Government Seeks Default Ruling Against Nienow
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ST. PAUL, Minn. (AP) — The U.S. government filed a motion Tuesday seeking a $748,000 default judgment against state Sen. Sean Nienow over an unpaid small-business loan.
The Small Business Administration sued Nienow, a Republican from Cambridge, in January. They said he and his wife Cynthia signed for a $613,000 loan in 2009 but stopped making their payments about 18 months later.
The motion from the U.S. attorney’s office put Nienow’s total debt at $748,584.14. The filing said the Nienows were served with a summons and complaint on March 4, and hadn’t responded.
The Nienows took out the loan for the National Camp Association Inc., a business they founded and said was aimed at helping parents find camps for their children. Nienow has said the business failed.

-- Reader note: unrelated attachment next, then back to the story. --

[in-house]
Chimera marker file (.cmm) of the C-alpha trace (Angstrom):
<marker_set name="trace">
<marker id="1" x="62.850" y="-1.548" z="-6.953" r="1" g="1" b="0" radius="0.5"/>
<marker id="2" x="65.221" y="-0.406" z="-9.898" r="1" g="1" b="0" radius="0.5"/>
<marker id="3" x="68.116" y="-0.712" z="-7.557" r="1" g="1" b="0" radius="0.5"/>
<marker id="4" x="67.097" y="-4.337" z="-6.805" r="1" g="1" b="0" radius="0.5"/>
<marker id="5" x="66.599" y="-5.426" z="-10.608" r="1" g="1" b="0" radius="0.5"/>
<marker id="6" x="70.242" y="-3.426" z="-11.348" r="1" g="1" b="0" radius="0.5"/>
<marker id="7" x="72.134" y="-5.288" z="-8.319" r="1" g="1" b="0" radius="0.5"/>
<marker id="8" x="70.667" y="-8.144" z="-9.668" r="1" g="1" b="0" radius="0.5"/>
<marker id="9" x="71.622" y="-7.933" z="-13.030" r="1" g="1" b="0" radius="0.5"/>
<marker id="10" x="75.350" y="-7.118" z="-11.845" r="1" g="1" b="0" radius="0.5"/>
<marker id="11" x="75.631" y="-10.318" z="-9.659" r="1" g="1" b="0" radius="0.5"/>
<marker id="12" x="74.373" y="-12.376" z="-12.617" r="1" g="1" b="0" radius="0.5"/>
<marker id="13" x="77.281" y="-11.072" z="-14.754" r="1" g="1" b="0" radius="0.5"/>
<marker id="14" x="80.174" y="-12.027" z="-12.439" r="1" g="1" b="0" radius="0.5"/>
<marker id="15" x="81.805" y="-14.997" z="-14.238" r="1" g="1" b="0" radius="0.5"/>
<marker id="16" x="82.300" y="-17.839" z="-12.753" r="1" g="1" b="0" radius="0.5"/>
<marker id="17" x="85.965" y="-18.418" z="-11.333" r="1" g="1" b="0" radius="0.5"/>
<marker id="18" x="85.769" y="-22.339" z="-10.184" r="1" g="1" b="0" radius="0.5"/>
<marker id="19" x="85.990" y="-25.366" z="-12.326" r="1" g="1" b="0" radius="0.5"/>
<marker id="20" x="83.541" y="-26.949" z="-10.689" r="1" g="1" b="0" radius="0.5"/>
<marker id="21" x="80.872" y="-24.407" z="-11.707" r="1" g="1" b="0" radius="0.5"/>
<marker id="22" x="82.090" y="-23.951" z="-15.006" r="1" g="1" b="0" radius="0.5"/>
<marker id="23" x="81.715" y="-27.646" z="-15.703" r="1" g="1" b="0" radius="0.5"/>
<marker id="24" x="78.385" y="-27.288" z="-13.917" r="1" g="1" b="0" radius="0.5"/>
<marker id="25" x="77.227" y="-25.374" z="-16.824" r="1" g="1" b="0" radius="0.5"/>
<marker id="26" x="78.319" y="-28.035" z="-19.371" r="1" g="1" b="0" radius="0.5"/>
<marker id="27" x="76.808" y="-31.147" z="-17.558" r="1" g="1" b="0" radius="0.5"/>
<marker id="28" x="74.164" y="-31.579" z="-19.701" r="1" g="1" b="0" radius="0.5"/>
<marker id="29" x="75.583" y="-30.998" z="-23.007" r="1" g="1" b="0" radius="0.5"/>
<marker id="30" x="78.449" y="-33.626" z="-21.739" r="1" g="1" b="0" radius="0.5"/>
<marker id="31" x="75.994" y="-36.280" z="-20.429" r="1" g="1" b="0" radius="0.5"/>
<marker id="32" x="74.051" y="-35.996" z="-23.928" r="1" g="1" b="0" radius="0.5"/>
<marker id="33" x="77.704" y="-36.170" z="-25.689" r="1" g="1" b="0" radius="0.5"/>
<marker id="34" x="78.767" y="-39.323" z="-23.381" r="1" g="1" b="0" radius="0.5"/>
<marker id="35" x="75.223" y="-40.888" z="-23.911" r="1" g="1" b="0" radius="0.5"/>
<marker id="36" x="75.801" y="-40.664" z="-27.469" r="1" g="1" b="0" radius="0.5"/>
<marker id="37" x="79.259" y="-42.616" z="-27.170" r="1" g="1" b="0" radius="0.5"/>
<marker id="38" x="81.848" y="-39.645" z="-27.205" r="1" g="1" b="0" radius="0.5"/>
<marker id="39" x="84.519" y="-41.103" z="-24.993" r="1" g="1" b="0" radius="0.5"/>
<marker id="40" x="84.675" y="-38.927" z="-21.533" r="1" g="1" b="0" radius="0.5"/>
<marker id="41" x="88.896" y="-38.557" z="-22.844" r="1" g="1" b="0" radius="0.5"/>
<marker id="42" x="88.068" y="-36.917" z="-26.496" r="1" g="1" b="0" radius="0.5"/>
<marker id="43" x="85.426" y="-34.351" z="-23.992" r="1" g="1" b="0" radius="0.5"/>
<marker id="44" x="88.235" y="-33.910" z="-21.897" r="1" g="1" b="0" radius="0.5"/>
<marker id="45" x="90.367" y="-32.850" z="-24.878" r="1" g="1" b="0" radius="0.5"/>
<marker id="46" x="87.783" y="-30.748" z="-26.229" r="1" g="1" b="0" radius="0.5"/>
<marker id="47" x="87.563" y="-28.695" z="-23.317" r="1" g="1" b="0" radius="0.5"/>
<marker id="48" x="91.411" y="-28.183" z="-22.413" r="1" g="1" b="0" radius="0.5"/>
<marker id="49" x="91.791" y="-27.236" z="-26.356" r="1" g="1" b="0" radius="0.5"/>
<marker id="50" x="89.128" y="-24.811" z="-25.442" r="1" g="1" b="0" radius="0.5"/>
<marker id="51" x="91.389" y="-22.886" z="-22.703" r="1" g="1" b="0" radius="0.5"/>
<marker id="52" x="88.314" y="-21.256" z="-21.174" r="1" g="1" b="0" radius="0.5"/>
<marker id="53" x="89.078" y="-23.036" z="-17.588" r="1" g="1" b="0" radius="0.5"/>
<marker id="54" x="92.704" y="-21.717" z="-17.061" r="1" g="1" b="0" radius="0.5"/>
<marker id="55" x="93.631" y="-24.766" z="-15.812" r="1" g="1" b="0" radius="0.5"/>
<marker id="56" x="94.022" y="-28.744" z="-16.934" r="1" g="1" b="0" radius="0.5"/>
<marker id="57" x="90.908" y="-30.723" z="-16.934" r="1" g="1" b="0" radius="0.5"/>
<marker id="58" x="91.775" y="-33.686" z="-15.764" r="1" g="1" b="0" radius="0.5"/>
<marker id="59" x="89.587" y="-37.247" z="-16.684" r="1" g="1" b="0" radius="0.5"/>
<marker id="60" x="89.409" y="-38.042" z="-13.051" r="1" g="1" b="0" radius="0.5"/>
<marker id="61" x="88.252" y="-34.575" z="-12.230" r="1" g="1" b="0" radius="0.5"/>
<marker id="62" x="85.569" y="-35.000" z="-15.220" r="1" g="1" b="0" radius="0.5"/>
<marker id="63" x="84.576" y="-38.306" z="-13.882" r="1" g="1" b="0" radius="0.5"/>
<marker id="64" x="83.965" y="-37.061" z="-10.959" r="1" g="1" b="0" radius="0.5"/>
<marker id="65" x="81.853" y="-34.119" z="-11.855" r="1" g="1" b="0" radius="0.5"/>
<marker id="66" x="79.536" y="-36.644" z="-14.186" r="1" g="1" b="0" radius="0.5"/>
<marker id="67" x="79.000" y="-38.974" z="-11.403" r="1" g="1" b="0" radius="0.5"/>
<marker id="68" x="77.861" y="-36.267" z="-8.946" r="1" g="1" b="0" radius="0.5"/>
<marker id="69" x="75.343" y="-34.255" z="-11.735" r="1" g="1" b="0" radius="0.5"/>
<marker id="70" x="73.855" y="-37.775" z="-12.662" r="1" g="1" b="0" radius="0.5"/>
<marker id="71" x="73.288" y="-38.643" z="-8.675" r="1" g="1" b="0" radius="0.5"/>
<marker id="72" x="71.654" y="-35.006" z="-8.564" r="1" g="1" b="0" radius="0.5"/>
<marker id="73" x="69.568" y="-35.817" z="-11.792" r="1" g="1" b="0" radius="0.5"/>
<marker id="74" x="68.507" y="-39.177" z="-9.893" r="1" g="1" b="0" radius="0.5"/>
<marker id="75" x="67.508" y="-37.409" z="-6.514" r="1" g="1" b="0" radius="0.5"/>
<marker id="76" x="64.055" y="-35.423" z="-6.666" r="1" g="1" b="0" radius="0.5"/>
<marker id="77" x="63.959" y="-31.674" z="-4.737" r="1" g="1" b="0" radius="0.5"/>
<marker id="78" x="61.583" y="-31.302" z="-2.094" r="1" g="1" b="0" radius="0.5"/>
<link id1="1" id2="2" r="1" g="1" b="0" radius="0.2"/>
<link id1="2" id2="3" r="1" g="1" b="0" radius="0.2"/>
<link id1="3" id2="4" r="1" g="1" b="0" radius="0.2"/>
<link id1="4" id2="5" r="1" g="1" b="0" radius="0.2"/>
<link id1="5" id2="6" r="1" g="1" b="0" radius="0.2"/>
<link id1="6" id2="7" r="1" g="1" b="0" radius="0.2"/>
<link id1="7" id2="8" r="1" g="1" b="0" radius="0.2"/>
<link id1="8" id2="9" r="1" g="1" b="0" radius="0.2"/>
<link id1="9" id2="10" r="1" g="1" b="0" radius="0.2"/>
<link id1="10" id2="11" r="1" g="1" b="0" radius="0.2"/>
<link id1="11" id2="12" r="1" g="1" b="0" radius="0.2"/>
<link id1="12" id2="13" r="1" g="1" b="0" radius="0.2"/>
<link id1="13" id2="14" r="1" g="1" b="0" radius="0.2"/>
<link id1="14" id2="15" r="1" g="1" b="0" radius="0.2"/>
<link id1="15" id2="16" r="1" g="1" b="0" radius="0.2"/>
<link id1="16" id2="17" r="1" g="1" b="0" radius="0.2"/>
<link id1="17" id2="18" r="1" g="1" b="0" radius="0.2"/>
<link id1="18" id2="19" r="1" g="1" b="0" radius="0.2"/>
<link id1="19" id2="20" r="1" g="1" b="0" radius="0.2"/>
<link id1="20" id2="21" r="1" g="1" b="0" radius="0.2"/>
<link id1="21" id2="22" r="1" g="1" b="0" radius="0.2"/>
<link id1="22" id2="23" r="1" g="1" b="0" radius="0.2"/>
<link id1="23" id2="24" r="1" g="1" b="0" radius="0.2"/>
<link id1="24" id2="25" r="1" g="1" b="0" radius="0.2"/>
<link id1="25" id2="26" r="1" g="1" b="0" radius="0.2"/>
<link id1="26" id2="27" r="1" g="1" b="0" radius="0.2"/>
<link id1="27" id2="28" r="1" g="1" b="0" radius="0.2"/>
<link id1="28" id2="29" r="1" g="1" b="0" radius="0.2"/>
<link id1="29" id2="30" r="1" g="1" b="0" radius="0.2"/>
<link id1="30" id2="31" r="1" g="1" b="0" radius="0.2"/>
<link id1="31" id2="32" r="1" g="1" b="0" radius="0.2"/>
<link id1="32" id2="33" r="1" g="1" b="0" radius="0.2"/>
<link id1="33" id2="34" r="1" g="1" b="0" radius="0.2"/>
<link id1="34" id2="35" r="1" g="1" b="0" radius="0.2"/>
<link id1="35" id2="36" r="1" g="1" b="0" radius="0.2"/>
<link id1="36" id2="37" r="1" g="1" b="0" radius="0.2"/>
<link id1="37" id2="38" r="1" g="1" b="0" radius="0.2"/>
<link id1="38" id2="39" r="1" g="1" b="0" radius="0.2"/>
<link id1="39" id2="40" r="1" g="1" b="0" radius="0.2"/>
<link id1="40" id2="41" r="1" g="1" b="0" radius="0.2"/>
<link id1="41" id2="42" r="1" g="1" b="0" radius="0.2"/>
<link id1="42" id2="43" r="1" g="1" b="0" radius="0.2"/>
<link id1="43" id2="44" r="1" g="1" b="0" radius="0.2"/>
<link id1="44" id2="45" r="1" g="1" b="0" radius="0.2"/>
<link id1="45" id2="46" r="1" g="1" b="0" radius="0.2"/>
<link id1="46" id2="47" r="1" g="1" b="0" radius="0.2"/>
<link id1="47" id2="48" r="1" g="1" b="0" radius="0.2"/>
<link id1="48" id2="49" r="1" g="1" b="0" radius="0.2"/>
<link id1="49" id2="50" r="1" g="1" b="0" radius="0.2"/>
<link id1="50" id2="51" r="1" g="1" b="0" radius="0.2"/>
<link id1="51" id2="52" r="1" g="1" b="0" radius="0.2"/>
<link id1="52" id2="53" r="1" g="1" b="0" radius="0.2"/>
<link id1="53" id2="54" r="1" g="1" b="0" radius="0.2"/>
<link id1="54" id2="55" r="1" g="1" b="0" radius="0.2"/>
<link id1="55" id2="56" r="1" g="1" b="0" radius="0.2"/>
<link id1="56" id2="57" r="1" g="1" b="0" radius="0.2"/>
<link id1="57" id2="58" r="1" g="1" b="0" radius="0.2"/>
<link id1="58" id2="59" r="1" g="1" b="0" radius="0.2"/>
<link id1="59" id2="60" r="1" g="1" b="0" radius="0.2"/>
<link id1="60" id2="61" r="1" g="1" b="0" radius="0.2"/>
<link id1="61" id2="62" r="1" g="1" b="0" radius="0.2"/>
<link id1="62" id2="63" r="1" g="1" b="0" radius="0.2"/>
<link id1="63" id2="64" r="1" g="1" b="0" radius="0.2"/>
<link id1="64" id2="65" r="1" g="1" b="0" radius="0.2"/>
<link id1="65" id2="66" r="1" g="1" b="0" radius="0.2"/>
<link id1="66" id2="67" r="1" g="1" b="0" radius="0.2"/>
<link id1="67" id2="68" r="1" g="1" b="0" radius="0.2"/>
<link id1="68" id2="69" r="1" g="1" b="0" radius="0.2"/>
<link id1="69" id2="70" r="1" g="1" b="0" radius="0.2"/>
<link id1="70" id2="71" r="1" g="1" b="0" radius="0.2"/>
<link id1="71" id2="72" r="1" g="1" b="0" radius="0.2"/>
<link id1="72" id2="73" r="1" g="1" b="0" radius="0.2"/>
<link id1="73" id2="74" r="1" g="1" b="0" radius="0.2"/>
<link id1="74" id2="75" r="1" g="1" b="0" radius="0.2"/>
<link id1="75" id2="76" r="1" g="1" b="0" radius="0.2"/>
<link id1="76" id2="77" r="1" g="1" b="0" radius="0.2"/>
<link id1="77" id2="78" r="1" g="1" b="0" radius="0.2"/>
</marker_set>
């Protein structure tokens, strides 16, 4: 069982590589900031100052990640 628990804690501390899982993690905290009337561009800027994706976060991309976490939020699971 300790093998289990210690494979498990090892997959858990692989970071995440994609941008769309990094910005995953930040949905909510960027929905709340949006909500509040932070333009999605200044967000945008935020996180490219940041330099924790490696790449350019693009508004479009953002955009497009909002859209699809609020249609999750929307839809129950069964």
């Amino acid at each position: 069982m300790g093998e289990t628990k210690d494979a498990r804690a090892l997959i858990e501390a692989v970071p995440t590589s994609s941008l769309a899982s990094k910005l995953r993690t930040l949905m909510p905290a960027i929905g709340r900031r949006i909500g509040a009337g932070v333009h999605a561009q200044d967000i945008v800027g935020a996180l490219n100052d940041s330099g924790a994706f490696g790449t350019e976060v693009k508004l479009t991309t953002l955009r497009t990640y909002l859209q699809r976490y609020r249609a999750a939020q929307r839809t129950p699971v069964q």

Nienow said Tuesday that he hasn’t settled on a way to resolve the debt, but hasn’t ruled out filing for personal bankruptcy.
“Everything is in discussion right now. Nothing is off the table,” Nienow said, adding, “I will do everything I can to pay back everything that I can.”
Nienow, 46, considered a fiscal conservative, served in the state Senate from 2003 to 2006. He lost a re-election bid before winning back the seat in 2010.
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